Though your home may be new to you, it does not mean that the property has not switched many hands over the years, or documents have not been mishandled in any way. That is where title insurance could save the day.

Some common title problems include, but are not limited to:

  1. Errors in public records
  2. Missing heirs or undiscovered will
  3. Survey or boundary issues

1. Errors in Public Record

They say “to err is human,” but when an error affects your property rights, that’s a whole other story. Something as small as a filing error or mistake in a former deed could cause a major financial headache for homeowners.

Everyone makes mistakes, and someone could record your deed or mortgage under the wrong address, under the wrong date of purchase, or even under the wrong name. These errors can lead to legal issues that you simply can’t afford. Title insurance covers those issues.

Let’s say your name is Jane Thomas (maiden name) Smith. You bought your property as Jane Smith but your deed is recorded as only Jane Thomas…this can cause any search for your property or its owner to be missing or non-existent. This can then produce a title search allowing someone to buy out your property without ever knowing you own the rights to the property.

Another common title error in Louisiana is the exchange of land and lots in subdivision development. A title search can uncover whether the land was purchased as a whole by one individual or company, or if the land was sectioned off to different owners and then bought back once construction began. The latter situation could cause potential problems if the land was not sold back in its original entirety. If the previous owner of one lot of land only sold ¾ of the land back…they could come back years later to either claim the property or request compensation for the land.

2. Missing Heirs or Undiscovered Will

If a property owner dies and has no will or known heir, the state can legally sell the property. But, years later a will or heir could come forward and jeopardize your ownership rights.

Other times, the deceased previous owner has an heir, but the person is missing or unknown at the time of the owner’s death. If the heir cannot be located, the state will sell the property. But, years later, that person could come forward and claim ownership rights to your property. All of this would cause time consuming and expensive legal battles. And who has time for that?

Another example of a missing heir comes with estranged families. John and Jane Smith purchased a property together in 2010. In 2012, they divorced and Jane moved to another state. After a year or two, John is ready to sell their home and move on. John lists the home for sale because he was given the home in the divorce settlement with Jane. Buyers put in an offer, John accepts, and these buyers now own their first home.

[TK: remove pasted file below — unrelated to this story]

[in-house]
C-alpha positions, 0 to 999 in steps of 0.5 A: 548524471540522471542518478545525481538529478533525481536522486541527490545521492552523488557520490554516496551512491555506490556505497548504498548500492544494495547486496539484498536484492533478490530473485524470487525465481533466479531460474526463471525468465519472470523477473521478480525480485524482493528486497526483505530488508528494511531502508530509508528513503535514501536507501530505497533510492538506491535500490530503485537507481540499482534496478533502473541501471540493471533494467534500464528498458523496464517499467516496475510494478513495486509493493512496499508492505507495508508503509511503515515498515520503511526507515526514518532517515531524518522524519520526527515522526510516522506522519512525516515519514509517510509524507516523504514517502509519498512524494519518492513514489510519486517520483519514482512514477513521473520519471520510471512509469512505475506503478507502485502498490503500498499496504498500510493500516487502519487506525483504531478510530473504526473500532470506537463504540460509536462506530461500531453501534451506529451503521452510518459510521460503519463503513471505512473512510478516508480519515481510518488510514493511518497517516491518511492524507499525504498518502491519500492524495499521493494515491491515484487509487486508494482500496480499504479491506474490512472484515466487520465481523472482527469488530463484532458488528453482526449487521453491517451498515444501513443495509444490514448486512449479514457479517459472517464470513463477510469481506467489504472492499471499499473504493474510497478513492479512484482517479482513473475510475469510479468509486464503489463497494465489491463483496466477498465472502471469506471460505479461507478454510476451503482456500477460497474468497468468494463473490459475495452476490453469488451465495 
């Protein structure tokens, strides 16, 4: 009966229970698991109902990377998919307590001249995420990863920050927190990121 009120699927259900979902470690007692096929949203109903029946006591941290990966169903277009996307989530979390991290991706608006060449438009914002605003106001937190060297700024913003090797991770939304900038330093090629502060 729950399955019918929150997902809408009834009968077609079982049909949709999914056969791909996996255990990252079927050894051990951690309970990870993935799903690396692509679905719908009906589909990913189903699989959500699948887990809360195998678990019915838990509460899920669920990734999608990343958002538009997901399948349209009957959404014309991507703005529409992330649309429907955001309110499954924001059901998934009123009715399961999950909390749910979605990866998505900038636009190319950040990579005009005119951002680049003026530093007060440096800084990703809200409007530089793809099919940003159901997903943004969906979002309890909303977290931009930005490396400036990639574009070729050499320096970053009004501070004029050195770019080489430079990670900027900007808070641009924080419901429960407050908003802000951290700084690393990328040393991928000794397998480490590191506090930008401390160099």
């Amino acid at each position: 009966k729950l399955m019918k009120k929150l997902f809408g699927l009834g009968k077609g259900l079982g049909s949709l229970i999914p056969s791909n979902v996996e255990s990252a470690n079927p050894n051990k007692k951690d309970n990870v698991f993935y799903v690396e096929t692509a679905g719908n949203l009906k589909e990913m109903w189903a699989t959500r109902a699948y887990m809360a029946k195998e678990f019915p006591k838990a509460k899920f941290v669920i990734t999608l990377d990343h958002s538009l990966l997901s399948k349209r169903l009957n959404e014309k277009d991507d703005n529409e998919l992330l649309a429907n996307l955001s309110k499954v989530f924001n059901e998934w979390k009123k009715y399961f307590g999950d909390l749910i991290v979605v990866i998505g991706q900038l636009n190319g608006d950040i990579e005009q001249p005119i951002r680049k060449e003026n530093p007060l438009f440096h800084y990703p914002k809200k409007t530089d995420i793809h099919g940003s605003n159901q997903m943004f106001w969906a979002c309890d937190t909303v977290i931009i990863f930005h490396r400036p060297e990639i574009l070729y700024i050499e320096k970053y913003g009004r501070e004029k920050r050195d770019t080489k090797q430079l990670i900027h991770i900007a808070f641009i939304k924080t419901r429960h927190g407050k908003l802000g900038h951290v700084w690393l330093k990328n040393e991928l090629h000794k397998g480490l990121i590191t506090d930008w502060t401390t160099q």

Five years later, Jane moves back to town and wants her home back. She files that she actually has ownership rights to the home because her signature on the divorce settlement was forged. Turns out, John forged her signature on the documents and therefore Jane still has ownership rights to the property. This couple now has to either pay Jane for the property, locate John to give her half of the property’s commission, or give up their home to the rightful owner.

3. Survey or Boundary Issues

Arguably, the most common title claim…property lines. You can have your land surveyed 10 times and each survey could end in a different result. These disputes can generally only be solved with the help of legal professionals, which can add up quick.

Here’s an example: You purchased your home 5 years ago because of the work shed attached to the side of your house. Now, your new neighbor wants to build a fence and claims you need to tear the shed down as it sits over their property line. Your purchase agreement states where your property line is, but your neighbor shows you a different property line from public records. What do you do now? If you skipped on owner’s title insurance, then you are out of luck and out of a work shed. But, if you purchased an owner’s policy you have the help needed to resolve this issue with as little financial and emotional drama as possible.

Owner’s Title Insurance

Owner’s title insurance offers:

  1. Protects you from covered title defects
  2. One-time fee
  3. Lasts a lifetime

1. Protection

Title insurance comes to the rescue by paying for attorney and court fees and paying any loss due to a defect. A title search and title insurance protects you from these and other covered title defects associated with your property. Protect yourself from these catastrophic events by purchasing an owner’s policy of title insurance.

2. One-Time Fee

You pay for an owner’s policy of title insurance once; there are no ongoing premiums. You also receive a significant discount when you purchase an owner’s policy with the mandatory lender’s policy. Though the owner’s policy is not mandatory, it is important that you protect your interest in your investment!

3. Lasts a Lifetime

The lender’s policy of title insurance only lasts for the life of the loan, whereas an owner’s policy lasts as long as you or your heirs retain an interest in the property. Whether you stay in your home for 5 or 50 years, or whether you adjust your title policy and add on to your property; title insurance is always protecting you.

Click here to read more about potential title problems.

Sources: and the Choice Title team

Choice Title Locations

BATON ROUGE: 4600 Sherwood Common Blvd. | Suite 104 | Baton Rouge, LA 70816

PRAIRIEVILLE: 17531 Old Jefferson Highway | Suite A | Prairieville, LA 70769

LAPLACE: 1708 Chantilly Drive | Suite E | LaPlace, LA 70068

PHONE: 225.744.4241 | FAX: 225.744.4240